Hats off to you vegetable growers!

Editor’s note: This article is from the archives of the MSU Crop Advisory Team Alerts. Check the label of any pesticide referenced to ensure your use is included.

As we near the end of the 2009 growing season, and the publication of these weekly Vegetable Crop Alerts, I would like to offer a brief tribute to Michigan’s vegetable producers. Although my work is primarily confined to eight West-Central Michigan counties, I know that my comments will apply to growers anywhere else in our two peninsulas.

As I have watched you, Michigan’s vegetable growers, go about your work each season, I have often been struck by the many challenges that you face time and time again. Whether you are part of a large farm selling primarily to the wholesale channels and large chain retailers, or operate a smaller farm where you go to the various farmers’ markets or sell directly from your own retail establishment, your experiences as a produce grower are quite similar. You deal with ever-present financial risk, trying to make a profit and survive in a very competitive environment. Shortly after one season’s harvest is in, you take on new production loans for the next season, having faith you will have the ability to repay them. You deal with labor management and regulation; the constant uncertainty of changes to state and national labor laws. You try to keep pace with changes in technology and production practices. Sudden spikes in energy costs have a profound impact on you bottom line. Your crops are placed in the ground each spring, without any foreknowledge of what Mother Nature will have in store. You must adapt to changes in customer purchasing habits and marketplace demands for stringent food safety practices. New regulations regarding everything from pesticides and nutrients to water usage and transportation seem to appear with growing frequency. Weeds, insects and diseases usually take a portion of the crop that you had hoped to keep for yourselves.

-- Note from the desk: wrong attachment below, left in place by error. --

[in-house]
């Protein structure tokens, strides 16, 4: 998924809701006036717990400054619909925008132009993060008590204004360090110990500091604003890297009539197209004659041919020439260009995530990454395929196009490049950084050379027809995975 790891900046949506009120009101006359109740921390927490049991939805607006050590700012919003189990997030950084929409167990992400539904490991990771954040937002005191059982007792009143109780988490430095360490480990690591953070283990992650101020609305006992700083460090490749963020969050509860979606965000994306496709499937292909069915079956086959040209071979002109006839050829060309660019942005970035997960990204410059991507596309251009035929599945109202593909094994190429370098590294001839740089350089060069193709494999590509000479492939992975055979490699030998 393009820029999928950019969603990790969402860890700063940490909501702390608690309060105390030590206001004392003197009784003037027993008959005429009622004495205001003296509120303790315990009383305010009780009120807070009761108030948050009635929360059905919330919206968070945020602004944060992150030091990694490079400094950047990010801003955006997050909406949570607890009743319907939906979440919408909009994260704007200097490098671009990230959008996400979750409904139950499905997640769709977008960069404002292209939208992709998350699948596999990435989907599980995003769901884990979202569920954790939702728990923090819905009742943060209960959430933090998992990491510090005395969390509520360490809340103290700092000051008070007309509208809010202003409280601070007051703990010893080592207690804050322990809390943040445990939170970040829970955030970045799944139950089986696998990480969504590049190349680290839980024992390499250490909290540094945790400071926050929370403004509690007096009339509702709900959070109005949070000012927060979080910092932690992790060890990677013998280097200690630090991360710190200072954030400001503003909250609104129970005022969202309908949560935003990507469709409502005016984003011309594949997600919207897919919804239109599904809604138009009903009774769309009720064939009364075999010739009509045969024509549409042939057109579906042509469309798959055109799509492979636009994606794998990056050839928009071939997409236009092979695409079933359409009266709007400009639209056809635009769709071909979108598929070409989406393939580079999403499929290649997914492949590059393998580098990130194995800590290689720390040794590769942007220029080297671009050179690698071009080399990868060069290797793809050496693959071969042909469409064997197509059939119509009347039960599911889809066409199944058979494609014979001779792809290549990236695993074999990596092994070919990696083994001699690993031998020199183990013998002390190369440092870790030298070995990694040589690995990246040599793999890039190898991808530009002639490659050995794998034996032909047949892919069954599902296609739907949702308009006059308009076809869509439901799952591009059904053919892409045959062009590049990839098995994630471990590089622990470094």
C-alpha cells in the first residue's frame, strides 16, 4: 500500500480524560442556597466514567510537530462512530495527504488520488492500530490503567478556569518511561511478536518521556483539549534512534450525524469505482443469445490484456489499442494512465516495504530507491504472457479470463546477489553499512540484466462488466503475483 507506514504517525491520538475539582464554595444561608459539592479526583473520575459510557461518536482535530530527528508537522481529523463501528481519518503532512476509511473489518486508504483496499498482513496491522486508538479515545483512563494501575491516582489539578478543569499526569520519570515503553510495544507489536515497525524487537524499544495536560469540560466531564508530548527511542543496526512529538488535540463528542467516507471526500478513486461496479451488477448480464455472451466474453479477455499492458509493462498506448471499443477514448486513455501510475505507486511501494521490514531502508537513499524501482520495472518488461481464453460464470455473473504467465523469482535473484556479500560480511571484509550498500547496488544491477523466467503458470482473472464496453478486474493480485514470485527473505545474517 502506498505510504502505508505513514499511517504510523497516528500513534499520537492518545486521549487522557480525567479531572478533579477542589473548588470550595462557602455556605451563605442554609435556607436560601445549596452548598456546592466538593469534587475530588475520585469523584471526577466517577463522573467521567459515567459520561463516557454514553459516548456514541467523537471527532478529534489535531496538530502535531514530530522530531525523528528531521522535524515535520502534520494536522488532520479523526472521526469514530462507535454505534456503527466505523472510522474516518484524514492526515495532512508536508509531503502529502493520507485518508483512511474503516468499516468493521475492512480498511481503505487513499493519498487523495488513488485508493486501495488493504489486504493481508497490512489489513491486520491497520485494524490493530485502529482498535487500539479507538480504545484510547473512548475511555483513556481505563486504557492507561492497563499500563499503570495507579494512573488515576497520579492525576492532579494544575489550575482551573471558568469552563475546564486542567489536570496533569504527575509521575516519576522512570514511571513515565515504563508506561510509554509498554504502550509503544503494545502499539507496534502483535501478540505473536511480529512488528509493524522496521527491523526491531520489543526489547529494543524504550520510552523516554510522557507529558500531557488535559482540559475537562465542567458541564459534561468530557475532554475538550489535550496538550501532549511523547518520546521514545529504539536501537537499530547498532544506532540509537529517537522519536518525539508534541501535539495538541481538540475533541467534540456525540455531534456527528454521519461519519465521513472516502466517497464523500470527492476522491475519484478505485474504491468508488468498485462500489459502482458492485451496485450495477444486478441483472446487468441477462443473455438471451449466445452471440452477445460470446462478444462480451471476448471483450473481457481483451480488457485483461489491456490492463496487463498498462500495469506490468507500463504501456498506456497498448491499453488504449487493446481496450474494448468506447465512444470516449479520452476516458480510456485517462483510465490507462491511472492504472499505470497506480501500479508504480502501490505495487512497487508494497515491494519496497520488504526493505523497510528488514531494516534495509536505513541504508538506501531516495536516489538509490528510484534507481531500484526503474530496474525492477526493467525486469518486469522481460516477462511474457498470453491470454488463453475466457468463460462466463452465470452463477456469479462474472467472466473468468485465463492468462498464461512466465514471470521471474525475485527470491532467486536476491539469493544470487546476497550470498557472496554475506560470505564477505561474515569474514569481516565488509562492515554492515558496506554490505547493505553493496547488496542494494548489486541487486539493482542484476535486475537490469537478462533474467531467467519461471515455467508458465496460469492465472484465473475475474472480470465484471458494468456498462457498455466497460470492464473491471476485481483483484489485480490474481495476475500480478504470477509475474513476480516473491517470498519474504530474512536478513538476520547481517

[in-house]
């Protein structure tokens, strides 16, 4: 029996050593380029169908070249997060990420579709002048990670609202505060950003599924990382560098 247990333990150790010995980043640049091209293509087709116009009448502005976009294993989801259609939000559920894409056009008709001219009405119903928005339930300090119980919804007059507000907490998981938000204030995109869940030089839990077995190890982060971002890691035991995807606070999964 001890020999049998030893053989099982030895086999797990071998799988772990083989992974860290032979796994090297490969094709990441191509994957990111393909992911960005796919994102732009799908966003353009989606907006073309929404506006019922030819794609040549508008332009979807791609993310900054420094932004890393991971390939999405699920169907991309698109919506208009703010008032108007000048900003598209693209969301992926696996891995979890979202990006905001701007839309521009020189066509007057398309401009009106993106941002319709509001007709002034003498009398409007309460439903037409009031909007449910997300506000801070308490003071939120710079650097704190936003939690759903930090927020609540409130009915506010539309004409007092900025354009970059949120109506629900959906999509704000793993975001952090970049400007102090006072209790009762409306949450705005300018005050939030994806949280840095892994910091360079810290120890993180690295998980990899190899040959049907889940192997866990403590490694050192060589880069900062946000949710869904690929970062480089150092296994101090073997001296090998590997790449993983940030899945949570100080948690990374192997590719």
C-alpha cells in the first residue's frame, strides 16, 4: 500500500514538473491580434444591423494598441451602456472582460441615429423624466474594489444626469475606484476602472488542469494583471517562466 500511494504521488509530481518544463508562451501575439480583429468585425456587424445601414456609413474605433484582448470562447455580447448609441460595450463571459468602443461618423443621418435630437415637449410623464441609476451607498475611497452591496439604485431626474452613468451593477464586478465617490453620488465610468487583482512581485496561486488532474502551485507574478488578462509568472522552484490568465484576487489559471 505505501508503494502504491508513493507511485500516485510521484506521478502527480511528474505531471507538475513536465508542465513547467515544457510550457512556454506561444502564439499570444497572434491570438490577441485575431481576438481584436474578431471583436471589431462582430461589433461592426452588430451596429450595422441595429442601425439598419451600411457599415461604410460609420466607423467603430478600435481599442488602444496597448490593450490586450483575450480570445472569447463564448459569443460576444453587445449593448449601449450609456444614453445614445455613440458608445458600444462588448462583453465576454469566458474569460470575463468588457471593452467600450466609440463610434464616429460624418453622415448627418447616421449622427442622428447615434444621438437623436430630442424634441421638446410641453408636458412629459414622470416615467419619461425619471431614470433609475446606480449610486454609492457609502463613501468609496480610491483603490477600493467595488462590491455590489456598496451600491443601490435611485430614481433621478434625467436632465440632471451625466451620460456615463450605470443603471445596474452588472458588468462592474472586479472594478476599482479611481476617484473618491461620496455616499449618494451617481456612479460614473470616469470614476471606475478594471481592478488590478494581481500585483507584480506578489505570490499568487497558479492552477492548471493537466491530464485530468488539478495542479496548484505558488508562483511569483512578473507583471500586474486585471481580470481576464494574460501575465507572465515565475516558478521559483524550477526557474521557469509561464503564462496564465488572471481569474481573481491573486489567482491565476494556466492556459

Despite all this, you get up every morning and continue the work. Most of you find satisfaction in owning a piece of land and watching a new crop mature from seedling to harvestable produce, knowing that it is people like yourselves that feed the rest of us. Times of discouragement are a given in your business, but you press on. It is for this that I and my colleagues tip our hats, offer a salute, and say thanks for keeping on!

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